By Pamela Lansden
December 01, 1986 12:00 PM

Cupid can’t seem to restrain himself these days: Morgan Fairchild has been rendezvousing with Union Gap’s Gary Puckett on his cross-country tour; Helen Reddy’s ex, manager Jeff Wald, is cuddling up with Candy (American Graffiti) Clark. Superskater Dorothy Hamill, 30, has found someone she can talk shop with—Dr. Kenneth Forsythe, 30ish, a sports medicine specialist whom she’ll marry early next year. Hamill, who has finally gotten over ex-hubby Dean Paul Martin, met Forsythe on the tennis courts in Palm Desert, Calif. about 10 months ago. “I used to think my being gone all the time broke Dean and me up; now I think it kept us together longer. Dr. Forsythe and I plan to never travel separately,” says Hamill, who will soon, no doubt, be on a first-name basis with her intended. On the other side of the Atlantic, touring folk-rocker Jackson Browne and Daryl (Splash) Hannah were handholding all over Italy, visiting museums, art galleries and boutiques. “We are two absolutely normal people,” the couple kept telling reporters, as if anybody thought differently.

Now for the also-rans. For aficionados of the ill-fated Rob Lowe/Princess Stephanie romance, the biggest guessing game in L.A. is how did Stephanie dump Lowe. Did she tell him she was going out for cigarettes and never come back, as some say? Or did she ditch him on the dance floor? Did she send a chauffeur to the Westwood Marquis hotel to pick up her clothes? A Lowe blow, in any case. As cupid would have it, Stephanie is returning to L.A. after the holidays to be with new love, Mario Oliver, a night club owner. Meanwhile Rob is back with Melissa Gilbert, who temporarily found a new Idol in Billy.

Freud might have called this method-acting madness. To better understand the motivations of the psychotic, would-be murderer he plays in his new movie, Honeymoon, John (Missing) Shea took himself to a New York shrink. “Sometimes we just talked about why such a person would do what he did,” said Shea, who footed the $1,000 bill. “But mostly I would arrive in character and have a session just as if I were this man. Fortunately, I never left in character.”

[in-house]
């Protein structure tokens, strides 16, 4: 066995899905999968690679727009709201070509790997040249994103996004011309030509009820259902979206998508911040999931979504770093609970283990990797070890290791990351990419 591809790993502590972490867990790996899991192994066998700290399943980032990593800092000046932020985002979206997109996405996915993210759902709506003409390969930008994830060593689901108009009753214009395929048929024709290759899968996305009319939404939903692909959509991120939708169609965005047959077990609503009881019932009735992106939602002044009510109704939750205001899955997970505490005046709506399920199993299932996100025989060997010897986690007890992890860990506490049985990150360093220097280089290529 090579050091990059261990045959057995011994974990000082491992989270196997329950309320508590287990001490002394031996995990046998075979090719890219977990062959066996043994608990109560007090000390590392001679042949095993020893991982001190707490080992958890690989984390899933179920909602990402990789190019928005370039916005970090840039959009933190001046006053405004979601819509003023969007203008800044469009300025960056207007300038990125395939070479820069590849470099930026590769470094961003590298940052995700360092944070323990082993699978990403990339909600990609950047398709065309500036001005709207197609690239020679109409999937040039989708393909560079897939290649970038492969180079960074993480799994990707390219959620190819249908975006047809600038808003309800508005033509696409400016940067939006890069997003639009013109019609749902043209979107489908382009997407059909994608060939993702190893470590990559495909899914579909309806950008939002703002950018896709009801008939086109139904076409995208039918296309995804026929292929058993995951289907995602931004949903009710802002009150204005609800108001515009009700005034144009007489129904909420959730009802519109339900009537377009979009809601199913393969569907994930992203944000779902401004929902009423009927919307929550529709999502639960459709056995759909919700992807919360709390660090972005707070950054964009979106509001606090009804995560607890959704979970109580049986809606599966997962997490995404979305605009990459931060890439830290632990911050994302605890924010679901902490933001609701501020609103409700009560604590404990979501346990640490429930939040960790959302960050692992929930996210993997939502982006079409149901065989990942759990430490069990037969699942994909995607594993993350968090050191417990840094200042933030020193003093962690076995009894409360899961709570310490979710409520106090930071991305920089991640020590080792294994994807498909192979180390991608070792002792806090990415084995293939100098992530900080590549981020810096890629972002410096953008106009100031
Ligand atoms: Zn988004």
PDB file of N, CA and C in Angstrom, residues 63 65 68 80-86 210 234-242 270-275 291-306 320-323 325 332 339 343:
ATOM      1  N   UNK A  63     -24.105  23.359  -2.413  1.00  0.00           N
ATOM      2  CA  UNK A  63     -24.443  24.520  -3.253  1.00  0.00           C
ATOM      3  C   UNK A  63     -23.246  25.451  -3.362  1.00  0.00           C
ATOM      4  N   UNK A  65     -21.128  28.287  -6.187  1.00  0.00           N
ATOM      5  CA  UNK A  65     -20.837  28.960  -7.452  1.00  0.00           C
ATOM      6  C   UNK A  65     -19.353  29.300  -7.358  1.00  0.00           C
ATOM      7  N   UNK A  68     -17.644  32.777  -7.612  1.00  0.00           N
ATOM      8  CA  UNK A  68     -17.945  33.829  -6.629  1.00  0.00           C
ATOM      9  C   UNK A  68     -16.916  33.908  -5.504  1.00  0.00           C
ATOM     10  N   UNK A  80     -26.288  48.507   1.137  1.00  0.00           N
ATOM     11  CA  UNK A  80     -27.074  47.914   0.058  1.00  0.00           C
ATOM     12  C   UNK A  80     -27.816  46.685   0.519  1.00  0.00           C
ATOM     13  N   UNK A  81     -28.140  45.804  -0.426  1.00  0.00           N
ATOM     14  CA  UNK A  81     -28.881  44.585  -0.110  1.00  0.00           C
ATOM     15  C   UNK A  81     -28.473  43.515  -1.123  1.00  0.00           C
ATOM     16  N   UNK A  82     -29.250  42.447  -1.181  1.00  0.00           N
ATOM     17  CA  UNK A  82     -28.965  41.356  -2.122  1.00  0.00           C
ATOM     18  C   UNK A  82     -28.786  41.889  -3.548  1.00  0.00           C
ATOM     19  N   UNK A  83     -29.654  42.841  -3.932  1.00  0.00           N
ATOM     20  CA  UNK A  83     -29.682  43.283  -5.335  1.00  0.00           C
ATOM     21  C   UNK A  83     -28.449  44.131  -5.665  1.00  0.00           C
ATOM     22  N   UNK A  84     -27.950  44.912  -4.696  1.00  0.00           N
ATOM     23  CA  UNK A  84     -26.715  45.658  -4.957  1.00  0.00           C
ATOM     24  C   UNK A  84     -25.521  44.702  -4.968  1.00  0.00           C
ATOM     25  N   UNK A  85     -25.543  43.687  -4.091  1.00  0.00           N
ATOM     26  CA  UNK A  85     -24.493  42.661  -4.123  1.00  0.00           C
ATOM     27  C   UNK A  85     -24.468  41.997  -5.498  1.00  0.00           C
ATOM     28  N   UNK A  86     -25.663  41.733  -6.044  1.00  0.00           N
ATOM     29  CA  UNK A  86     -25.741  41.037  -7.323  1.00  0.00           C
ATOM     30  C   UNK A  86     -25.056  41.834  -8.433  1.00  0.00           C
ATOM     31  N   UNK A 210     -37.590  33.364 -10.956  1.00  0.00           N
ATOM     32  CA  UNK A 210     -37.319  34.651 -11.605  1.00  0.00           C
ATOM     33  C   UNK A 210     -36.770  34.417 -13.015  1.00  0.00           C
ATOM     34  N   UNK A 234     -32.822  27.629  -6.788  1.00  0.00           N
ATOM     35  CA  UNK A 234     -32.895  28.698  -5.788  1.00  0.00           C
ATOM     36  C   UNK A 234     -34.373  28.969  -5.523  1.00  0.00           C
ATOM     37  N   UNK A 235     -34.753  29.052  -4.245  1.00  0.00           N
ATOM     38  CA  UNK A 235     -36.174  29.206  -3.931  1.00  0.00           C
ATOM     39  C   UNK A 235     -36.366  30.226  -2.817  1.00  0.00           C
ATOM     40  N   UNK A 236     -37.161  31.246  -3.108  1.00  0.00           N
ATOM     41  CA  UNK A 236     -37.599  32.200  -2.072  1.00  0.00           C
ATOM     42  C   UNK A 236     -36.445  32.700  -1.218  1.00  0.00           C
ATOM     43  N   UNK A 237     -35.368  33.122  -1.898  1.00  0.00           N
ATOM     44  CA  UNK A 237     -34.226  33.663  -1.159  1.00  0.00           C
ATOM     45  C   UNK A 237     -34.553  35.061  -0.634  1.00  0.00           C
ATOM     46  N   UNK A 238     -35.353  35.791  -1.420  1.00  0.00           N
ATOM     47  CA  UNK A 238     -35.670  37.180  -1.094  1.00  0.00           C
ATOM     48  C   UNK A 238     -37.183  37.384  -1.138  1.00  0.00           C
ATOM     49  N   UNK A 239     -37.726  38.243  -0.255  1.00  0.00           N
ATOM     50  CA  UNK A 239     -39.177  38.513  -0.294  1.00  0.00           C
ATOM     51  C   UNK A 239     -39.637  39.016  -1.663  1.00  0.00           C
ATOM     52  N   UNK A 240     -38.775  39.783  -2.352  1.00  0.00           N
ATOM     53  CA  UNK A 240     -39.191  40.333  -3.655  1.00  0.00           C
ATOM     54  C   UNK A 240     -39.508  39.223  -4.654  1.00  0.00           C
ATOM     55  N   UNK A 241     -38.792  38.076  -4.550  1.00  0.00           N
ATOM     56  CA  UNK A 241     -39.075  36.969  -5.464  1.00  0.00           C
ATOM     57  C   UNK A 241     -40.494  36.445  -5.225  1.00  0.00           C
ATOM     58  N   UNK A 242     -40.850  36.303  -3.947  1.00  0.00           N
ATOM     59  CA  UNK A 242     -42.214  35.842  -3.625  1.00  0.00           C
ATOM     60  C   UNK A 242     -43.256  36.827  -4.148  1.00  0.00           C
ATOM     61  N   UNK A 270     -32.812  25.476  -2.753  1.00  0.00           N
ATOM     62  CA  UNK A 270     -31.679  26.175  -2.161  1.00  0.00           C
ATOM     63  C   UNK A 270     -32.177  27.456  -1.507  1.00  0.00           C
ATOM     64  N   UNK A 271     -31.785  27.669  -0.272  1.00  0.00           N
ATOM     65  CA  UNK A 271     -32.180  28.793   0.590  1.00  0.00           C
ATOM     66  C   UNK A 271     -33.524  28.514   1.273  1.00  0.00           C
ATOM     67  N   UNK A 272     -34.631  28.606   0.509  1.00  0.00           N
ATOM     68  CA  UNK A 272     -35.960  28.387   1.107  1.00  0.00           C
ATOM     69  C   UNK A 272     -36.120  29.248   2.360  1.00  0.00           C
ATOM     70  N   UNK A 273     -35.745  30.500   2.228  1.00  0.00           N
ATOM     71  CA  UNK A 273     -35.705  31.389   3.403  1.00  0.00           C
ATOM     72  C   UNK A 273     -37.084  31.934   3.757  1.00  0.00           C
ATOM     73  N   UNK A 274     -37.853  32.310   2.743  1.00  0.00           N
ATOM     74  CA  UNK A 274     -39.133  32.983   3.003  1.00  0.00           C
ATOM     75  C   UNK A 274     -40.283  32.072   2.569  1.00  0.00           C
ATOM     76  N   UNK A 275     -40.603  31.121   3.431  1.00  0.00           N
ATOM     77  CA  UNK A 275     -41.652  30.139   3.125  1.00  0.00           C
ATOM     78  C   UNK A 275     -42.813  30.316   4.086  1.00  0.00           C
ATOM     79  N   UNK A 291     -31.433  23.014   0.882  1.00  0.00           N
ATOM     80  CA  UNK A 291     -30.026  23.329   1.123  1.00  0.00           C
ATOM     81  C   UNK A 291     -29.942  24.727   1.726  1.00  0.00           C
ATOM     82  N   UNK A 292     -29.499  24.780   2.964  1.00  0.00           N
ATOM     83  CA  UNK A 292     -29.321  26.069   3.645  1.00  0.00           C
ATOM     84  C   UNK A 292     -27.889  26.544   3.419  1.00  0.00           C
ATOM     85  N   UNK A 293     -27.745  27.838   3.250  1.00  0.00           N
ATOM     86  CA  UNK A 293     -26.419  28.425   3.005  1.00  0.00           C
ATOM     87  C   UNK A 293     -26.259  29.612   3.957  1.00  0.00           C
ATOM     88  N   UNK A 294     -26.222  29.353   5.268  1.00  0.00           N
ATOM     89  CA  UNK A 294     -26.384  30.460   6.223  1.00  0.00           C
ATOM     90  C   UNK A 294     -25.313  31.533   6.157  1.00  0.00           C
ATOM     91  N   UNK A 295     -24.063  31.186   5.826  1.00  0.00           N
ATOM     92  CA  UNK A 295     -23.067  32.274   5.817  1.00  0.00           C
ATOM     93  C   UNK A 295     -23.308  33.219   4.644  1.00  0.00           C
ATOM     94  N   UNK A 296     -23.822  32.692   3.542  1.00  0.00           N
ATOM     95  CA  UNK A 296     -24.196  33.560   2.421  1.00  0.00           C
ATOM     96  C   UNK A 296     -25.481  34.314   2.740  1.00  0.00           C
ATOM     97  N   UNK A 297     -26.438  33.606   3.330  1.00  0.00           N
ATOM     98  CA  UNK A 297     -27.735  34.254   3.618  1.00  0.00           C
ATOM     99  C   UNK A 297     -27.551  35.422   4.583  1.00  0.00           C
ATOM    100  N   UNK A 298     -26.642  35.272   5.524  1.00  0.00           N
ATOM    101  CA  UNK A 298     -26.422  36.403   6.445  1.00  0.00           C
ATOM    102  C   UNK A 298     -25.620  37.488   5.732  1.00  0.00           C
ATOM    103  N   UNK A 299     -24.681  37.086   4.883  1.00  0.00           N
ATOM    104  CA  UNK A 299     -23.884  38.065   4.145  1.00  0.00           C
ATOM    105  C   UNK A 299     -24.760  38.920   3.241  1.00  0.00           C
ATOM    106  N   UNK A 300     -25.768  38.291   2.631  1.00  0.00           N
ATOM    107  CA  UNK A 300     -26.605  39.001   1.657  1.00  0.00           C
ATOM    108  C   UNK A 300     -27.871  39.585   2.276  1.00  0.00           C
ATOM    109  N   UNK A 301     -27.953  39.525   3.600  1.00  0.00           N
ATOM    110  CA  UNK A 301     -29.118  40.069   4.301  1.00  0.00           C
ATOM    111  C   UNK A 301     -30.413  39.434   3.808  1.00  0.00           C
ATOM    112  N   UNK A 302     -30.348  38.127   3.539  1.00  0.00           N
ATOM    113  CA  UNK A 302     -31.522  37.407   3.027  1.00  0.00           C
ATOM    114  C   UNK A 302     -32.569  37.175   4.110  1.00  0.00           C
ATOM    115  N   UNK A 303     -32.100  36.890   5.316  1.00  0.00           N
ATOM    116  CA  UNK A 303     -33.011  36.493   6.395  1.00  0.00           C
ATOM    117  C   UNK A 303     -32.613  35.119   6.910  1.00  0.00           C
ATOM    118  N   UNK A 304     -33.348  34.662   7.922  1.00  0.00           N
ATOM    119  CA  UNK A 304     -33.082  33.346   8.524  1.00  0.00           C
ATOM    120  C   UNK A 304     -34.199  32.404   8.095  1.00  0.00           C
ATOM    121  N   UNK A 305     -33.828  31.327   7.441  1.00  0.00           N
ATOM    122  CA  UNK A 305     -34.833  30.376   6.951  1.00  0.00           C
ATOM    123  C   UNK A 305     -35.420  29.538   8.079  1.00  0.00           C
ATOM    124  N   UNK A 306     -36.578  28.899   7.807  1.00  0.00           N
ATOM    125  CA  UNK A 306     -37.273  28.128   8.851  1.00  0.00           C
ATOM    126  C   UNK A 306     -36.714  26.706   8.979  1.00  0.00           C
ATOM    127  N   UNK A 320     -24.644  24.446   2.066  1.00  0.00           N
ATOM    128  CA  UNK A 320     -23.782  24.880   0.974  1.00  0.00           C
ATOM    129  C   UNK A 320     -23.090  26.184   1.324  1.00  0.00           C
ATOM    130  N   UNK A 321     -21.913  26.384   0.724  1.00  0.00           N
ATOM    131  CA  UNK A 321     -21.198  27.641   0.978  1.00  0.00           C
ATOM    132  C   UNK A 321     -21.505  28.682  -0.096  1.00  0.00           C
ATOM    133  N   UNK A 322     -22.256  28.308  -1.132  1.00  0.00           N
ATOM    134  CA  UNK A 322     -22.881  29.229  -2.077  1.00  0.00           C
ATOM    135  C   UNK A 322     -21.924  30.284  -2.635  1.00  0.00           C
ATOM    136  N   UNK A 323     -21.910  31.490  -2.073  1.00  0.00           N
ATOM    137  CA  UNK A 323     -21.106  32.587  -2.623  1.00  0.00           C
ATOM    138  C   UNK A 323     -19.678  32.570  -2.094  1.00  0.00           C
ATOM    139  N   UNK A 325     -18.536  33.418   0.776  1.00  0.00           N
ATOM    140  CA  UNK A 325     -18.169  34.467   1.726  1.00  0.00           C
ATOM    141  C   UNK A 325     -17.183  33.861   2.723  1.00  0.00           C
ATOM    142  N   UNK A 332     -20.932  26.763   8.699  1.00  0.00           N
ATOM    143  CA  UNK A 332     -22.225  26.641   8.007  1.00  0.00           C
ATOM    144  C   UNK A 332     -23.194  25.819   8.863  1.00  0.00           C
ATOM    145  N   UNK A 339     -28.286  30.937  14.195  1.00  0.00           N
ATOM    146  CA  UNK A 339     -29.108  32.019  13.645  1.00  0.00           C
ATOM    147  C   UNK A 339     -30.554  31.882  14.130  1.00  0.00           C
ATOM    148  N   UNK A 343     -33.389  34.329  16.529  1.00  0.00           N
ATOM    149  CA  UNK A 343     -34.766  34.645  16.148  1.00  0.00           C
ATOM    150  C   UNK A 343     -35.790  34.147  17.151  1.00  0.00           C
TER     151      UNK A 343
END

The Beverly Hills beat looks better all the time to officer Gilbert Hill. He was recruited right out of a Detroit police station to play an inspector in Beverly Hills Cop, and now he’s at it again, shooting Beverly Hills Cop II in L.A. Back home, however, Hill seems to be on the proverbial slippery slope. He’s been demoted from the Detroit Police Department’s major-crimes division to the traffic unit. (The Detroit PD is calling it a “lateral move.”) Hill says he won’t discuss the transfer, but when asked if he’d like a full-time acting career, he said, “Yes, yes, a thousand times yes!”

The dress-for-succession look in Manila these days means T-shirts that read “Malapit Na,” or “It’s near.” Supposedly designed by Juan Ponce Enrile, the provocative Minister of Defense, the motto is said to be a code phrase for a military coup.

After Santa Cruz, Calif. suffered a mid-1970s crime spree, one of the local district attorneys called the town the “murder capital of the world.” Predictably the city fathers don’t appreciate that handle. In fact, director Joel (St. Elmo’s Fire) Schumacher said officials practically threatened to run him out of town if he identified Santa Cruz as the location of his quirky, vampire-ridden new film, Lost Boys, starring Jami (Quicksilver) Gertz. In a statement that won’t win him any Jaycee awards, Schumacher said, “If you were a teenage vampire, you’d head for Santa Cruz. It’s filled with runaways and missing kids. And three of the most notorious mass murderers in America lived within a five-mile radius. But we were only allowed to shoot the film there if we changed the name of the town.” So when the movie opens, keep your eyes open for a nasty little town called Santa Carla.